Perform a pull-up as normal.
Now lower yourself halfway down until the top of your head just clears the bar, and pull yourself back up. That's one rep.
Now lower all the way down and repeat.
Perform 3-4 sets of 6-8 reps.
This style helps ensure that each rep is done under control and the right muscles are doing the work. Not to mention that because you're performing twice as many contractions as a normal set, it's great for strengthening the upper back and lats, and the increased time under tension can lead to more muscle growth.
1.5 reps can be used in place of regular pull-ups in your routine. Remember though, that 6-8 means 6-8 "1.5" reps. You should be able to handle about two-thirds of what you can do for regular pull-ups, so if you can normally get 12, you should be good for 8 "1.5" reps.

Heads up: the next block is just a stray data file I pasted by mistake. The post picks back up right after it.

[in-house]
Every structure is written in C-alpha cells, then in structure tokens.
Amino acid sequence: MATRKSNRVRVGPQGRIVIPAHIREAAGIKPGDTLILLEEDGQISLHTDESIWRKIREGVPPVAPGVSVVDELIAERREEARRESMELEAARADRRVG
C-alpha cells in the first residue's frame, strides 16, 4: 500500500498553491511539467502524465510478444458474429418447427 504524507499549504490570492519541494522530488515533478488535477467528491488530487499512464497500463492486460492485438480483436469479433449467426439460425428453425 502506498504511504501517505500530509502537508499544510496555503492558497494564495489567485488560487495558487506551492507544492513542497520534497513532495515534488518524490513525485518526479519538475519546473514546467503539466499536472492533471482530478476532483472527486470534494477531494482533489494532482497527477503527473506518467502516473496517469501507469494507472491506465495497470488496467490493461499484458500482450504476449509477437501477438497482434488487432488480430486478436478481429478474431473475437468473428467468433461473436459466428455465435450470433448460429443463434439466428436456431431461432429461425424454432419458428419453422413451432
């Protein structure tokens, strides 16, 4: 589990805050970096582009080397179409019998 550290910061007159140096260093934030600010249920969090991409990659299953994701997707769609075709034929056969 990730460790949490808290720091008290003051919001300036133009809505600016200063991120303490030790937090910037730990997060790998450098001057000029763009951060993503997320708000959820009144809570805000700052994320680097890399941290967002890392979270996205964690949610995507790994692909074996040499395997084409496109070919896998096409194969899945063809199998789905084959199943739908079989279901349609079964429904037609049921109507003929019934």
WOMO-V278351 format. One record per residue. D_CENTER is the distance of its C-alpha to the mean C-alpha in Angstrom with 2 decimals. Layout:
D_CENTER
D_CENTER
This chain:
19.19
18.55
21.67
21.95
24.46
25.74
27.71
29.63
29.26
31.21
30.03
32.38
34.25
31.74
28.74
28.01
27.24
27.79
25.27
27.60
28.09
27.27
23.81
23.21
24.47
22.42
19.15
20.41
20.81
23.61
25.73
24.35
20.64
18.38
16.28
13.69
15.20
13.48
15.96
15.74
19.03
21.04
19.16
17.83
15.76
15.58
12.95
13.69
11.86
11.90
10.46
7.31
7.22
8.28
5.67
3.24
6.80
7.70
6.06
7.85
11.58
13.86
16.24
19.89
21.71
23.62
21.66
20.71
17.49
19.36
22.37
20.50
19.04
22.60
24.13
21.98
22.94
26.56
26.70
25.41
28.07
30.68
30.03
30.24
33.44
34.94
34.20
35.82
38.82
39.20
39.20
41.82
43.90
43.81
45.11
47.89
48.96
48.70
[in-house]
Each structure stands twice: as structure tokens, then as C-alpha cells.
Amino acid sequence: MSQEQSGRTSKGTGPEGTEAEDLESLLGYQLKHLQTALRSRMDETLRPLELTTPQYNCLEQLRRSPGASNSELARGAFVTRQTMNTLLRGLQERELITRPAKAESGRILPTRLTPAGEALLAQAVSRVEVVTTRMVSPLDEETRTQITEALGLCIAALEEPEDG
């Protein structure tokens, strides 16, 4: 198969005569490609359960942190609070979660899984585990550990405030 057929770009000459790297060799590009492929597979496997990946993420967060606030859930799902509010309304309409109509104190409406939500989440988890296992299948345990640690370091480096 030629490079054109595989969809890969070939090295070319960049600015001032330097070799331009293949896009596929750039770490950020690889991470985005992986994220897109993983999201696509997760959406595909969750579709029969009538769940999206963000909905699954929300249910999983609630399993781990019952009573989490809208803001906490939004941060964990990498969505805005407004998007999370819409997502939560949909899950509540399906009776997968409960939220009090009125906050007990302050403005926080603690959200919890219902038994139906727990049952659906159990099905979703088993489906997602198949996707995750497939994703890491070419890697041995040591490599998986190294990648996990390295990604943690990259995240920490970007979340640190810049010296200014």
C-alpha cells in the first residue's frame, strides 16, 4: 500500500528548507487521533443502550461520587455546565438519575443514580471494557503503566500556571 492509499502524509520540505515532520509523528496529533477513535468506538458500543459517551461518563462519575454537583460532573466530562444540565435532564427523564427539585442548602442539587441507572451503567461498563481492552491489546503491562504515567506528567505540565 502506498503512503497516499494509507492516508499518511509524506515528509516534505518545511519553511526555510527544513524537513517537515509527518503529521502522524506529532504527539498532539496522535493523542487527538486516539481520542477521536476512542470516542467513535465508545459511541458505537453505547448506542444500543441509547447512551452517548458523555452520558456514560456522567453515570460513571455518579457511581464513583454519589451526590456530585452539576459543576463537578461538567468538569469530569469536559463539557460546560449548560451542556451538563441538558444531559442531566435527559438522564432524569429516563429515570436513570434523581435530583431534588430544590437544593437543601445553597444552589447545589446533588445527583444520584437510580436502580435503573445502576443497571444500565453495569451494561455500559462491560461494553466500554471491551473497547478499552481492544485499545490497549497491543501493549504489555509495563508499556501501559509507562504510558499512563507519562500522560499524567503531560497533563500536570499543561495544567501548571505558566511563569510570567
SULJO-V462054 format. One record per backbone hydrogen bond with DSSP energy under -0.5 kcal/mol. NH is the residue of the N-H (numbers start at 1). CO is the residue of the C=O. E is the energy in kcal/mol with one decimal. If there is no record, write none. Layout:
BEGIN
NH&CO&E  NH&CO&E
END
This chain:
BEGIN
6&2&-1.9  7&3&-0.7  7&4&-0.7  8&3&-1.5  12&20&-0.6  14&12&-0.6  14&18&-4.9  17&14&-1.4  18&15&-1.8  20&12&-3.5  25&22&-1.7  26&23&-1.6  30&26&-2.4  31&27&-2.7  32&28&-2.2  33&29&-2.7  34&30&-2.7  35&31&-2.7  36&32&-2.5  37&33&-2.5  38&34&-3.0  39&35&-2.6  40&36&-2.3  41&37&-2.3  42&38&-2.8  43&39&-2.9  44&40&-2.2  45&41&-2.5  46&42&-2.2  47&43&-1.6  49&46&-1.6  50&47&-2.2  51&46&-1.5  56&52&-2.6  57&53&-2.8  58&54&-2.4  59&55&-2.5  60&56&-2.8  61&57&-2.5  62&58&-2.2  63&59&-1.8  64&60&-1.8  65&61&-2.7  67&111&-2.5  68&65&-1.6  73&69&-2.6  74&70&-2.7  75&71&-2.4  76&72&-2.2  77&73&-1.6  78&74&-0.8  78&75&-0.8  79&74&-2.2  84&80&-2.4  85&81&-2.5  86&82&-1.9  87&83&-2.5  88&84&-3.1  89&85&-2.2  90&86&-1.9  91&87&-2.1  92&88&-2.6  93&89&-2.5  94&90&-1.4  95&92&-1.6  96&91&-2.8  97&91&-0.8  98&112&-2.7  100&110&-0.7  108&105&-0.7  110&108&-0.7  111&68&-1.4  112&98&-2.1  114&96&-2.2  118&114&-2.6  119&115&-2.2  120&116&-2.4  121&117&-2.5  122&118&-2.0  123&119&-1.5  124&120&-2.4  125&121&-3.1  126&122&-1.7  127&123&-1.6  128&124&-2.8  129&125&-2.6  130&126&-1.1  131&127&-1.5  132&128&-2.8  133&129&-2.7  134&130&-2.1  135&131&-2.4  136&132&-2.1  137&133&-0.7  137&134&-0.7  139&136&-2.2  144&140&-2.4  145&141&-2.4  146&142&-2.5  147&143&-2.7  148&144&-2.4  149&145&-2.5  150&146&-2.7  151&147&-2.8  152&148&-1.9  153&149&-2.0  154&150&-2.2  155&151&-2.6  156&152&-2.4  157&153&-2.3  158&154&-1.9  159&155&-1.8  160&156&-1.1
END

Once you can get 6-8 clean reps, add weight. Just be aware that they can produce intense soreness, particularly in the beginning, so be aware and consider limiting the volume to start.
Let's shift from "feel" exercises and focus on getting stronger. Weighted pull-ups are the first step, but most lifters will quickly reach a plateau. Here's where "speed work" can come into play.
Powerlifters have long used speed work to improve their bench, squat, and deadlift. The goal is to improve rate of force development, so instead of going heavy they'll use a lighter load and move it fast. Taking this concept and applying it to pull-ups, we get the band-resisted pull-up.
Attach one end of a band (or bands, depending on your strength level) to a heavy dumbbell on the floor directly beneath the pull-up bar.